With Arsenal set to head to Burnley with an almost full complement of players – Matheiu Debuchy, Jack Wilshere, Mikel Arteta and Abou Diaby are now all confirmed as fit (via the Independent) – questions have to arise over what squad, what team and which players will Wenger now select.
It’s a headache the Arsenal boss won’t bother getting the Nurofen out for and one he will seriously enjoy having after a season of short squad numbers and freak injuries.
But the return of these stars, as well as the recuperation of a number of players who missed the Liverpool game through minor problems, could inadvertently reveal Wenger’s future plans and thinking in the case of Theo Walcott.
Should we have known Theo’s knee ligament injury could have such a damaging effect on his Arsenal career…?
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When the winger left the squad for what would be a nine-month absence in January last year after tearing his ACL, Walcott was a man at the top of his game. Or at least getting there.
Five goals and four assists in just nine starts in the first few months of last season following a 2012/13 campaign with his best ever return, 14 goals and ten assists.
But since his return to the Arsenal squad this season, he’s made just thirteen appearances, and this despite a supposed return to full fitness in October.
The problem Theo faces is perhaps not entirely one of his own making, with Arsenal embarrassed by their riches in attack after a gluttonous summer transfer window by Arsene Wenger.
After all, the dogged ferocity of recent acquisition Danny Welbeck, and the insatiable appetite of Alexis Sanchez have highlighted the glaring absences in Walcott’s game.
The 26-year-old might have his renowned pace but his complete lack of defensive contribution down his wing or pressing from the front is almost the antithesis to how Arsenal have managed to find success this season, particularly against the big teams, and the reason for their late, maybe title challenging revival.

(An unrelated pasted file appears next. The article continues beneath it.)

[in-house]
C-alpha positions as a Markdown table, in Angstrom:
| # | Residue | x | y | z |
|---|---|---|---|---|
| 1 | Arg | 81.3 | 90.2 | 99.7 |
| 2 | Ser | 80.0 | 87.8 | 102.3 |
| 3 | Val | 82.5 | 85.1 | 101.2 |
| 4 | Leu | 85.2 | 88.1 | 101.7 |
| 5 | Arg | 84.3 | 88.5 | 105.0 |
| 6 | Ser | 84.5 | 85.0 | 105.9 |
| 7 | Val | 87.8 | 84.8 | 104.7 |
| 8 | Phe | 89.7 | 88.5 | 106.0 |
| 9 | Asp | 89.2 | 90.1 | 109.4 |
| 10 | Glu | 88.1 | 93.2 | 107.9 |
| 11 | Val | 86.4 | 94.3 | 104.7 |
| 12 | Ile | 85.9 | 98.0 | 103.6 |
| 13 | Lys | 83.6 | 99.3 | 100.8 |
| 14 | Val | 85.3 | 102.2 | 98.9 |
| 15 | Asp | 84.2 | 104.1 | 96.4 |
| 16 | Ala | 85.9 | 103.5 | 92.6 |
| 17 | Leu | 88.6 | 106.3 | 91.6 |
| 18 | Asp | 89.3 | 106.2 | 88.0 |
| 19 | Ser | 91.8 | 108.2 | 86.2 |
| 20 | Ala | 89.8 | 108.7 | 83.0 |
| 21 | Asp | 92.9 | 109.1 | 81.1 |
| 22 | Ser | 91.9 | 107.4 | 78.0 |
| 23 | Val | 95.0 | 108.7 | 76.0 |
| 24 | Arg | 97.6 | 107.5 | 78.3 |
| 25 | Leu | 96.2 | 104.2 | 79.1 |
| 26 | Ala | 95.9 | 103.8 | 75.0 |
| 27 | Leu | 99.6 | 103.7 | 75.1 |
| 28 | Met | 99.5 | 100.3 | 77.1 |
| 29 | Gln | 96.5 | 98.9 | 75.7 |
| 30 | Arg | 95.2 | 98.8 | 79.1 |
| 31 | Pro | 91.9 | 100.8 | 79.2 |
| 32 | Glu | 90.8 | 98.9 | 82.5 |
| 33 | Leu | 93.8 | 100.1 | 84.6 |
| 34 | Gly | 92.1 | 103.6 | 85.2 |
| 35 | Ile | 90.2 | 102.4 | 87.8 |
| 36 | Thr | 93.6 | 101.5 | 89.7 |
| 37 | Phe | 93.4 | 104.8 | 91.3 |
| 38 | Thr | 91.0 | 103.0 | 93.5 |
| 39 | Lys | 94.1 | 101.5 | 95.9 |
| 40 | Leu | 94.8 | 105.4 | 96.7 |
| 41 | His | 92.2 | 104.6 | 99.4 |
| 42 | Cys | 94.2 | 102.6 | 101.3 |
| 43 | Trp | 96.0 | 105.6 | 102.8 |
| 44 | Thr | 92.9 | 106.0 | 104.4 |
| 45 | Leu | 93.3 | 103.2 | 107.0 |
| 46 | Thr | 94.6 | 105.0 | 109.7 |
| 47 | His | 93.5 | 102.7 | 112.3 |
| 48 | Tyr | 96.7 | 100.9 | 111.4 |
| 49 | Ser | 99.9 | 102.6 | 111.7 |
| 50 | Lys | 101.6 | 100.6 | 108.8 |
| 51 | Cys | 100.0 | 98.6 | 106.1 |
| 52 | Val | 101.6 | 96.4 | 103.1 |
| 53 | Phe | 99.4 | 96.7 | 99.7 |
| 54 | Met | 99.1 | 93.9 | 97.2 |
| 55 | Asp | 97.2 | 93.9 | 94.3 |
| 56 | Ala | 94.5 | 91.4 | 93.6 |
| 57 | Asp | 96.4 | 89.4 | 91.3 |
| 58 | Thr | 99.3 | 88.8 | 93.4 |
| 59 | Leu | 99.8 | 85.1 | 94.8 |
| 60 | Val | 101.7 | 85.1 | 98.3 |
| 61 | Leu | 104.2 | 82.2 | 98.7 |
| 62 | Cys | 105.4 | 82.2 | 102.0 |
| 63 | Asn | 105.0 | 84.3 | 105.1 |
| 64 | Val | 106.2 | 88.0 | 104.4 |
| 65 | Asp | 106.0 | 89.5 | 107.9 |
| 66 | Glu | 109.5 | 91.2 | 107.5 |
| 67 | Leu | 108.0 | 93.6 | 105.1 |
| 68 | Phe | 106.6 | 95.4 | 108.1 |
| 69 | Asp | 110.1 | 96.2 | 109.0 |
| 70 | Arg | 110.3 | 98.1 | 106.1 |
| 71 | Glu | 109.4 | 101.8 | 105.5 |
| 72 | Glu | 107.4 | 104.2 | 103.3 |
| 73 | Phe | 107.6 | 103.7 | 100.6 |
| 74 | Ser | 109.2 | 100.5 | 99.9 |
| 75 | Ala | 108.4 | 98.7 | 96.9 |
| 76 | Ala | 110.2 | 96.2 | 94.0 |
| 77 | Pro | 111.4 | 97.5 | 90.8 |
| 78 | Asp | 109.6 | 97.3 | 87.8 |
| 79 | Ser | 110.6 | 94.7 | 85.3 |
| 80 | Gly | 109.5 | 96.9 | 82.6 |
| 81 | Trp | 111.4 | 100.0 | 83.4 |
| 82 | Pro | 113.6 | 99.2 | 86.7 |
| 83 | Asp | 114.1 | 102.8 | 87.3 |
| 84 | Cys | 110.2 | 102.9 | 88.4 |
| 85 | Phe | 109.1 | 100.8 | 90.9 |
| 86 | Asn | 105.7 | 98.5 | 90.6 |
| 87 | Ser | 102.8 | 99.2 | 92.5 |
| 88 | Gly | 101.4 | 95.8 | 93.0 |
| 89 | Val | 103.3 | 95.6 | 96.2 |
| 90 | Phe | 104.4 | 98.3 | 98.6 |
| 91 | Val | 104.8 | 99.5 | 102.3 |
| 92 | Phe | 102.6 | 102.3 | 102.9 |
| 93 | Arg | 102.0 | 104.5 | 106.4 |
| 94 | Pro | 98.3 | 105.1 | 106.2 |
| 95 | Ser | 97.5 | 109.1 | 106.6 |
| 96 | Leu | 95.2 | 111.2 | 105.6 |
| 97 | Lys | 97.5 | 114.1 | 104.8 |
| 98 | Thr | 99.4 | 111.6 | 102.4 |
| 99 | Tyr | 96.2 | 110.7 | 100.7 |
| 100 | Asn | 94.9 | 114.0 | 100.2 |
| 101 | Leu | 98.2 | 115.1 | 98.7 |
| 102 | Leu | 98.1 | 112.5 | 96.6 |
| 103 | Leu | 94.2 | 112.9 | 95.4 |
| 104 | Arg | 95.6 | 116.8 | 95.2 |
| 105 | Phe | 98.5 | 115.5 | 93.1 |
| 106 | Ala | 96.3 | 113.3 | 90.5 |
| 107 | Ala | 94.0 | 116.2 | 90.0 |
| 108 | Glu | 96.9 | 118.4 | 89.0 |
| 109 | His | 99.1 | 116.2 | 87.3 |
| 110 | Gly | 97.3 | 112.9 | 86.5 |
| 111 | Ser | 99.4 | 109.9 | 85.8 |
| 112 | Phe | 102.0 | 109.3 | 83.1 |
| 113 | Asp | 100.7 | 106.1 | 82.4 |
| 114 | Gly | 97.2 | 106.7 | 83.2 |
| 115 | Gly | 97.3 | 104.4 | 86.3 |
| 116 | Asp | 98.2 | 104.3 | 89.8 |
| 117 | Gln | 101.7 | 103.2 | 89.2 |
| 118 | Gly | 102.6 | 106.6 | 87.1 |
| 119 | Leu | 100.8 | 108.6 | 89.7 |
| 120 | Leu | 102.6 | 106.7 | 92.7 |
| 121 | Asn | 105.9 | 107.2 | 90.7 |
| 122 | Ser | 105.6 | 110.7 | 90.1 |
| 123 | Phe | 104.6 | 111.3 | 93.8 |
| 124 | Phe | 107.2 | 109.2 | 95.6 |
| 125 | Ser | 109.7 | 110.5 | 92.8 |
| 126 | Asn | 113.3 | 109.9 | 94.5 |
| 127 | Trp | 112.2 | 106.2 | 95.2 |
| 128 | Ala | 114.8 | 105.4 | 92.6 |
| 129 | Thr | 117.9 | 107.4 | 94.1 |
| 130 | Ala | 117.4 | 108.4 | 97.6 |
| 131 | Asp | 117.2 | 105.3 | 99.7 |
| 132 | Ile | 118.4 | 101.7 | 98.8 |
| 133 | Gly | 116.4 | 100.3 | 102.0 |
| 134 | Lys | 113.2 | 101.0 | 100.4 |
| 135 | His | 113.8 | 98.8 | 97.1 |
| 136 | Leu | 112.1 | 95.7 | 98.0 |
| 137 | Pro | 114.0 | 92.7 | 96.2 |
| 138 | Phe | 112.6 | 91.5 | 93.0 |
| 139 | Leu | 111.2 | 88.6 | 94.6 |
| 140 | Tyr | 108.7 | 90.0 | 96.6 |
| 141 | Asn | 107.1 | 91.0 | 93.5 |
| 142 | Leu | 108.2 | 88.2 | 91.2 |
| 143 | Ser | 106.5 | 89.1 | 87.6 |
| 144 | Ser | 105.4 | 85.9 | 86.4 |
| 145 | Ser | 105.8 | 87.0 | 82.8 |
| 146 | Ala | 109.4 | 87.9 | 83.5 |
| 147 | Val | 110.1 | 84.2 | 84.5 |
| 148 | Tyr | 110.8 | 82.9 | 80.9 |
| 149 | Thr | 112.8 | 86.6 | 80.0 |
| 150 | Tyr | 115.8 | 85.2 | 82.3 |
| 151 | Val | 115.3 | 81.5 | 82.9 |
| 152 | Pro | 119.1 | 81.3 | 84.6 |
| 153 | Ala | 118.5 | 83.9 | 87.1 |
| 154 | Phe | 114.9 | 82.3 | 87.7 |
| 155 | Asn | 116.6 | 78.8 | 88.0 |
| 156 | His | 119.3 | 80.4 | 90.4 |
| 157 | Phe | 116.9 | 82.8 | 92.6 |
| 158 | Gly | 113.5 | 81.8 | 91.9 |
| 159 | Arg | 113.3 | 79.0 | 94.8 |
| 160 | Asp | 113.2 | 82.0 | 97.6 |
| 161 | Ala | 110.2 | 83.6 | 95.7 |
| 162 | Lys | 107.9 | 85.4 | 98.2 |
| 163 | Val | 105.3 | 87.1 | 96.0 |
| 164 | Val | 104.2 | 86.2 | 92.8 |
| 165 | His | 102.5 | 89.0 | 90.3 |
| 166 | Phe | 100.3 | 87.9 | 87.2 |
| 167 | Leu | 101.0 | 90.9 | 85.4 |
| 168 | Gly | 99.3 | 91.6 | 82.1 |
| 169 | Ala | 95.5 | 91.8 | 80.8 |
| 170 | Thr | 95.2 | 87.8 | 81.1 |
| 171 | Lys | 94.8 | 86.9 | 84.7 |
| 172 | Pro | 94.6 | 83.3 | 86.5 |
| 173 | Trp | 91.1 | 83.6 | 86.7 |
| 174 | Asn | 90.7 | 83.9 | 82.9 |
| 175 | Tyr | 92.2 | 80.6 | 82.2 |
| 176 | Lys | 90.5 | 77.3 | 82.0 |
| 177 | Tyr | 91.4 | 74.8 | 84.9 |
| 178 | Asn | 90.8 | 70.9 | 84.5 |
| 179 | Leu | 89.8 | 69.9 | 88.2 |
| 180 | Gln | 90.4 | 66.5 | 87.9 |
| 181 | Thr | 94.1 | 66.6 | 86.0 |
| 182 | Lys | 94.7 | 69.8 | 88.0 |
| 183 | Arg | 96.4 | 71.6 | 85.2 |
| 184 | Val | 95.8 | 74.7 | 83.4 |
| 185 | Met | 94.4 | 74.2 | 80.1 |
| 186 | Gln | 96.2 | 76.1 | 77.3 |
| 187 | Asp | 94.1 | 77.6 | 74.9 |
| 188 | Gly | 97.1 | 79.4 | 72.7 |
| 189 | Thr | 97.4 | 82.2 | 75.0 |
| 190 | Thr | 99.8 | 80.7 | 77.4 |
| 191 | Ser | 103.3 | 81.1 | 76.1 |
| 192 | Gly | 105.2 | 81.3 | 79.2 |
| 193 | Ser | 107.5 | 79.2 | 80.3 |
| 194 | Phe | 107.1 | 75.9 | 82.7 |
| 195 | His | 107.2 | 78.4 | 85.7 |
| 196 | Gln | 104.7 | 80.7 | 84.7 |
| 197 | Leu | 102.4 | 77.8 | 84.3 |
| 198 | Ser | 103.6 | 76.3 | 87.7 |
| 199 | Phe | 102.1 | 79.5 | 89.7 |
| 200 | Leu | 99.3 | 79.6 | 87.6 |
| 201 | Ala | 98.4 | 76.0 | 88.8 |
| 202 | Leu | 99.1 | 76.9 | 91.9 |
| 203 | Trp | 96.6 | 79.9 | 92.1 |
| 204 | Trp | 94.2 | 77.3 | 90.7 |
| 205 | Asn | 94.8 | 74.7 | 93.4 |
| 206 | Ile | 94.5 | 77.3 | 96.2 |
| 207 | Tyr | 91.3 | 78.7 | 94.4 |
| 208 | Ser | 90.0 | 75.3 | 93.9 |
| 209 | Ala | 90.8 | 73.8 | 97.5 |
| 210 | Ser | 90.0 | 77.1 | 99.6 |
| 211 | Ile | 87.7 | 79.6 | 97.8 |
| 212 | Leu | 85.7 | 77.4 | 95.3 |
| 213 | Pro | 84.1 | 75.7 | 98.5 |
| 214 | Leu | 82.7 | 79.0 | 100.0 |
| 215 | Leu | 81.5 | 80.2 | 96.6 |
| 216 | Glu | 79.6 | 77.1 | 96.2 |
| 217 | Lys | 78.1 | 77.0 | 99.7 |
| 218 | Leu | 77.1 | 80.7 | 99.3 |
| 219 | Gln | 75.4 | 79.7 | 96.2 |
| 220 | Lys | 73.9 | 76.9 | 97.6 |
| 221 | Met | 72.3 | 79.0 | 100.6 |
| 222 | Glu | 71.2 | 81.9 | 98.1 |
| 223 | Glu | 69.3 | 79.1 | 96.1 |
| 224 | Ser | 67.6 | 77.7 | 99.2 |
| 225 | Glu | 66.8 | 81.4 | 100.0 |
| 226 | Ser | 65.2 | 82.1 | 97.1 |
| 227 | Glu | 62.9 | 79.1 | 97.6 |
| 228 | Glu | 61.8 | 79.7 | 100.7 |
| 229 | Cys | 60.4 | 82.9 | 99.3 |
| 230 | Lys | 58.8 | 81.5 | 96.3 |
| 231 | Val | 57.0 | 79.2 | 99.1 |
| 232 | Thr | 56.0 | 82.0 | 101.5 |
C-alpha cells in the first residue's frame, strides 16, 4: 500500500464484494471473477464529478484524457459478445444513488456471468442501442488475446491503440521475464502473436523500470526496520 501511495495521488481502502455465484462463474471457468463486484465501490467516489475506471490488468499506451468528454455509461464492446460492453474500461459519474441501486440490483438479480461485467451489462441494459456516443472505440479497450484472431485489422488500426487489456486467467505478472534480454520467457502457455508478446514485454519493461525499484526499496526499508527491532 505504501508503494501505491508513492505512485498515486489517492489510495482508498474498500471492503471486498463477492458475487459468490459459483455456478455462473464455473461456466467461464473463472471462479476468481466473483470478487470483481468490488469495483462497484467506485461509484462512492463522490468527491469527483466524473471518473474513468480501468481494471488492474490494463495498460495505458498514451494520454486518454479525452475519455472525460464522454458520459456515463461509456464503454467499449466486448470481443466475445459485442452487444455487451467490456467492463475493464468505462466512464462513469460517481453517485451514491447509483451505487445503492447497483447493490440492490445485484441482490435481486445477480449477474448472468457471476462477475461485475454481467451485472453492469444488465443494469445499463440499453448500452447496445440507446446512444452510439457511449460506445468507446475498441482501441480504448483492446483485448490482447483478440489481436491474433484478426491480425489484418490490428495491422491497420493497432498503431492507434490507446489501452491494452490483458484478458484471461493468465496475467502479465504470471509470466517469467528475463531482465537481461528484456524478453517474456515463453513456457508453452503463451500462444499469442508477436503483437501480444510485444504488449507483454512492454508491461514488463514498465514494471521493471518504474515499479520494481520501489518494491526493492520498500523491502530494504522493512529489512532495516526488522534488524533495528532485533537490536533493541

And that’s why this weekend is so important for Theo’s future aspirations.
If Wenger has a full squad available, and he should do, bar the absent Alex Oxlade-Chamberlain (via Arsenal.com), will Theo even get a game? Will he even make the squad?
If we imagine there isn’t minor doubts over the likes of Szczesny and Koscielny (via Arsenal.com) who could both be ruled out at the last minute after late fitness tests, will Walcott even make the bench if we concede he will definitely not make the starting XI?
One spot on the bench to Burnley will be occupied by Wojciech Szczesny and if we take the example of squads in recent weeks; Flamini, Gibbs and Gabriel will be sat alongside him.
That leaves three spots up for grabs, and these have been mostly occupied by Tomas Rosicky, Walcott and one other dependent on how Wenger has set up his starting XI for a specific opponent and thus what specific personnel he has chosen.
Against Liverpool this final place was given to Welbeck, whereas Cazorla found himself in the same situation against Newcastle.
But with the return of four formidable squad stars to fitness, it’s intensely debatable as to who will make the trip up to Lancashire and who will remain at London Colney watching on the TV.
Wilshere’s recent run-outs in the U-21s suggest Wenger is trying to build him to be match ready as soon as possible. Whilst Arteta is the club captain and perhaps the perfect replacement for Francis Coquelin should anything unfortunate happen to him against the Clarets. You could also argue for the immediate return of Mathieu Debuchy.
So where exactly is the room for Walcott?
If he isn’t in the squad this weekend, it certainly wouldn’t signal the end to his time at Arsenal, neither would it confirm Wenger didn’t trust him anymore.
But it’s hardly the most encouraging sign either and if, as is his right, Walcott believes he deserves a starting role, he may have to begin making enquiries elsewhere.